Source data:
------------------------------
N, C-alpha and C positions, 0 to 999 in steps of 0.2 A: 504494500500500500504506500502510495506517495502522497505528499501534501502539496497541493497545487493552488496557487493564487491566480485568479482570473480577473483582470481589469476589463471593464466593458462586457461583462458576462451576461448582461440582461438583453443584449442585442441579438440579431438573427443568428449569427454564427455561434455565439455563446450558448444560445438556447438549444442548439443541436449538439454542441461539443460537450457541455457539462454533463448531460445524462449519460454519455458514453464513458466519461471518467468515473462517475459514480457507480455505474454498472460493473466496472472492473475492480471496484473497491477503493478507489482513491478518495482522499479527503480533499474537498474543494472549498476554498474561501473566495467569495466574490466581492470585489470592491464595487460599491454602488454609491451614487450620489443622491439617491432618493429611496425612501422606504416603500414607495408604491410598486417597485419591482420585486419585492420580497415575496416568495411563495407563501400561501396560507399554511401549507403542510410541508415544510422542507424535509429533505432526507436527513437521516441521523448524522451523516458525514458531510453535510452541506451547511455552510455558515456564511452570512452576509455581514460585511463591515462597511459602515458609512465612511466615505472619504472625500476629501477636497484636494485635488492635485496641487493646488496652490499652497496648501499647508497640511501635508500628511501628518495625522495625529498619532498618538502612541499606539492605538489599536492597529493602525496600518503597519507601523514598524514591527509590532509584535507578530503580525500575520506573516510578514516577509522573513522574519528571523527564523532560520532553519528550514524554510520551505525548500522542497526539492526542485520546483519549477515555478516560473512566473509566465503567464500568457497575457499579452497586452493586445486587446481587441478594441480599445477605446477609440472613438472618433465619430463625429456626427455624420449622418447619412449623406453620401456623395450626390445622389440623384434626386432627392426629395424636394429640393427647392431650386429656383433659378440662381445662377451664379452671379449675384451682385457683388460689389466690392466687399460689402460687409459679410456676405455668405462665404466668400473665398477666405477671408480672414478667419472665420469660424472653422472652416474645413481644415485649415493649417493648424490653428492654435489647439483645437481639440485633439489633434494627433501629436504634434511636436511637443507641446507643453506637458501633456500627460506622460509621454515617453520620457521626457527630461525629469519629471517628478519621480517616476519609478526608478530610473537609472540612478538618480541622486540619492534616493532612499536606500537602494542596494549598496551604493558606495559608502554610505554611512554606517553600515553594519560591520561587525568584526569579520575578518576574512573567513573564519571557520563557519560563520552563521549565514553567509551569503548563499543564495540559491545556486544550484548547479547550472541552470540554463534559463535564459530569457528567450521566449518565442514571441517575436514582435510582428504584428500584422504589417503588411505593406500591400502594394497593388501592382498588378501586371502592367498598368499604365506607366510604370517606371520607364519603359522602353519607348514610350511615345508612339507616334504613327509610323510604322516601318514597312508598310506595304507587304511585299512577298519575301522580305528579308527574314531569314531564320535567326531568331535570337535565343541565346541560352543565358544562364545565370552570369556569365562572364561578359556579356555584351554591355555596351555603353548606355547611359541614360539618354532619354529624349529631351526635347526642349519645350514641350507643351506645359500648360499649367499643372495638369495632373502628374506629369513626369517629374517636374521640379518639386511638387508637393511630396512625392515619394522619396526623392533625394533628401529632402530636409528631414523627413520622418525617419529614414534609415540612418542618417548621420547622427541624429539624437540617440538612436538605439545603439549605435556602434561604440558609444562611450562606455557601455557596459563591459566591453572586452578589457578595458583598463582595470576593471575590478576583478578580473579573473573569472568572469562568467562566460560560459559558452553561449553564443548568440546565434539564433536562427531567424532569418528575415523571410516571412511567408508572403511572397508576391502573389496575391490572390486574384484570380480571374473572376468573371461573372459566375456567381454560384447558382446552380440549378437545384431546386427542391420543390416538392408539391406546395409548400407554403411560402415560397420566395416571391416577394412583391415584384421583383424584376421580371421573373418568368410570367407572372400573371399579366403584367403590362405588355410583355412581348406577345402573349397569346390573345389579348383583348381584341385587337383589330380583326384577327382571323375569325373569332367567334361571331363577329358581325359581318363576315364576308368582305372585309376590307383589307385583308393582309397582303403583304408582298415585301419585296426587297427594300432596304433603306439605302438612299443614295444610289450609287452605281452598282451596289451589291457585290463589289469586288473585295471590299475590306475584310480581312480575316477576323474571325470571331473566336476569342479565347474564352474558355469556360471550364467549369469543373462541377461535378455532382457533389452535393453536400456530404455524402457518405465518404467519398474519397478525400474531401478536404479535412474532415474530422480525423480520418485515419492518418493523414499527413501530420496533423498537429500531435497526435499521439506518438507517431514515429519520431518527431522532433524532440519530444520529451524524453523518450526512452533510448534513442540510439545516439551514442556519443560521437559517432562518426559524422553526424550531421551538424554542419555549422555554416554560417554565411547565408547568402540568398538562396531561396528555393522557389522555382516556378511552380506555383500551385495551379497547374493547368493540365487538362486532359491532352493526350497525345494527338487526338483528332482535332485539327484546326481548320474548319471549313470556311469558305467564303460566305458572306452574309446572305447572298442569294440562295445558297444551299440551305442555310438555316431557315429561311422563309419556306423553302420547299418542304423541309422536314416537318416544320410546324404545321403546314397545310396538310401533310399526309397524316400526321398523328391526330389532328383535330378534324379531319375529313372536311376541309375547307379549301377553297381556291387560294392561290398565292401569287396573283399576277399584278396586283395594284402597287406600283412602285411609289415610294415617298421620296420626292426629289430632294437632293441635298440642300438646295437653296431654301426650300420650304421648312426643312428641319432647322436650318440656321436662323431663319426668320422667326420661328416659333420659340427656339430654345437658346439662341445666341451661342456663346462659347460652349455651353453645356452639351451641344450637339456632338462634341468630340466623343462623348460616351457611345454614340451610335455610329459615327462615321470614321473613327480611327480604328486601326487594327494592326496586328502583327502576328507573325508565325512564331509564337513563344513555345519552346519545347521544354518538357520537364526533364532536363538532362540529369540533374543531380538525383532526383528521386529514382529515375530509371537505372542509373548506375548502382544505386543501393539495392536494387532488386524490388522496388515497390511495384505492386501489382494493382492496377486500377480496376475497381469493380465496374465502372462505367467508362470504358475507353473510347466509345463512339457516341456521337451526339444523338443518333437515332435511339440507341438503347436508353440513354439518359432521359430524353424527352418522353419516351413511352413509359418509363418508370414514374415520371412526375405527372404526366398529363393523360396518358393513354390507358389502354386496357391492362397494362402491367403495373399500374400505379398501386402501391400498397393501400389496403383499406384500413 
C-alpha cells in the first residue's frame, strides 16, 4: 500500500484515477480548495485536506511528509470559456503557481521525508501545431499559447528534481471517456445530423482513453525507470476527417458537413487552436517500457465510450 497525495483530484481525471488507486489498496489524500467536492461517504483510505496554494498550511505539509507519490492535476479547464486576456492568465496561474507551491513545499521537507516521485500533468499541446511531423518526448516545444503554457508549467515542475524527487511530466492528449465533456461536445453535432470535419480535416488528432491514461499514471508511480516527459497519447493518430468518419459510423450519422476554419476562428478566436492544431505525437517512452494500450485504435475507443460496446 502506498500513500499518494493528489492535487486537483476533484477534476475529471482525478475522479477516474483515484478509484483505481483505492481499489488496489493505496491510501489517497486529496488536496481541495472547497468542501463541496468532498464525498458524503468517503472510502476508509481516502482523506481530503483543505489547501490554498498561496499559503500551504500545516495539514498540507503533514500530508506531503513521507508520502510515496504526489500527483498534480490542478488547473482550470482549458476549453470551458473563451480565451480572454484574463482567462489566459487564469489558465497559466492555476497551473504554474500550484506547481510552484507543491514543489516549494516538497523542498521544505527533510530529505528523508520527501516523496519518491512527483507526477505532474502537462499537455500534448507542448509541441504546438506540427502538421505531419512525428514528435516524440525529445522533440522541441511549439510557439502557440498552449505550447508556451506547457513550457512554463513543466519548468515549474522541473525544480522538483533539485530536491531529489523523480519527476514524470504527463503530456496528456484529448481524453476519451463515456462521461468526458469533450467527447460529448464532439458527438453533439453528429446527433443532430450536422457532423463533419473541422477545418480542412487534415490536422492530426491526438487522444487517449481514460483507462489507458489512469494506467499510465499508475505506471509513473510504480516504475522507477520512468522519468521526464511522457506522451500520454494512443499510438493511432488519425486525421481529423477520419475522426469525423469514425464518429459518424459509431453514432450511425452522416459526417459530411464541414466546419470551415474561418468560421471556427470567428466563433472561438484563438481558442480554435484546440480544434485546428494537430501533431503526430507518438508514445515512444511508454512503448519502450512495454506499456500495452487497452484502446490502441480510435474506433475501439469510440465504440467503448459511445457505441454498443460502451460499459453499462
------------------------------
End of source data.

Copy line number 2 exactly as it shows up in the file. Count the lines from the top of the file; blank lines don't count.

C-alpha cells in the first residue's frame, strides 16, 4: 500500500484515477480548495485536506511528509470559456503557481521525508501545431499559447528534481471517456445530423482513453525507470476527417458537413487552436517500457465510450 497525495483530484481525471488507486489498496489524500467536492461517504483510505496554494498550511505539509507519490492535476479547464486576456492568465496561474507551491513545499521537507516521485500533468499541446511531423518526448516545444503554457508549467515542475524527487511530466492528449465533456461536445453535432470535419480535416488528432491514461499514471508511480516527459497519447493518430468518419459510423450519422476554419476562428478566436492544431505525437517512452494500450485504435475507443460496446 502506498500513500499518494493528489492535487486537483476533484477534476475529471482525478475522479477516474483515484478509484483505481483505492481499489488496489493505496491510501489517497486529496488536496481541495472547497468542501463541496468532498464525498458524503468517503472510502476508509481516502482523506481530503483543505489547501490554498498561496499559503500551504500545516495539514498540507503533514500530508506531503513521507508520502510515496504526489500527483498534480490542478488547473482550470482549458476549453470551458473563451480565451480572454484574463482567462489566459487564469489558465497559466492555476497551473504554474500550484506547481510552484507543491514543489516549494516538497523542498521544505527533510530529505528523508520527501516523496519518491512527483507526477505532474502537462499537455500534448507542448509541441504546438506540427502538421505531419512525428514528435516524440525529445522533440522541441511549439510557439502557440498552449505550447508556451506547457513550457512554463513543466519548468515549474522541473525544480522538483533539485530536491531529489523523480519527476514524470504527463503530456496528456484529448481524453476519451463515456462521461468526458469533450467527447460529448464532439458527438453533439453528429446527433443532430450536422457532423463533419473541422477545418480542412487534415490536422492530426491526438487522444487517449481514460483507462489507458489512469494506467499510465499508475505506471509513473510504480516504475522507477520512468522519468521526464511522457506522451500520454494512443499510438493511432488519425486525421481529423477520419475522426469525423469514425464518429459518424459509431453514432450511425452522416459526417459530411464541414466546419470551415474561418468560421471556427470567428466563433472561438484563438481558442480554435484546440480544434485546428494537430501533431503526430507518438508514445515512444511508454512503448519502450512495454506499456500495452487497452484502446490502441480510435474506433475501439469510440465504440467503448459511445457505441454498443460502451460499459453499462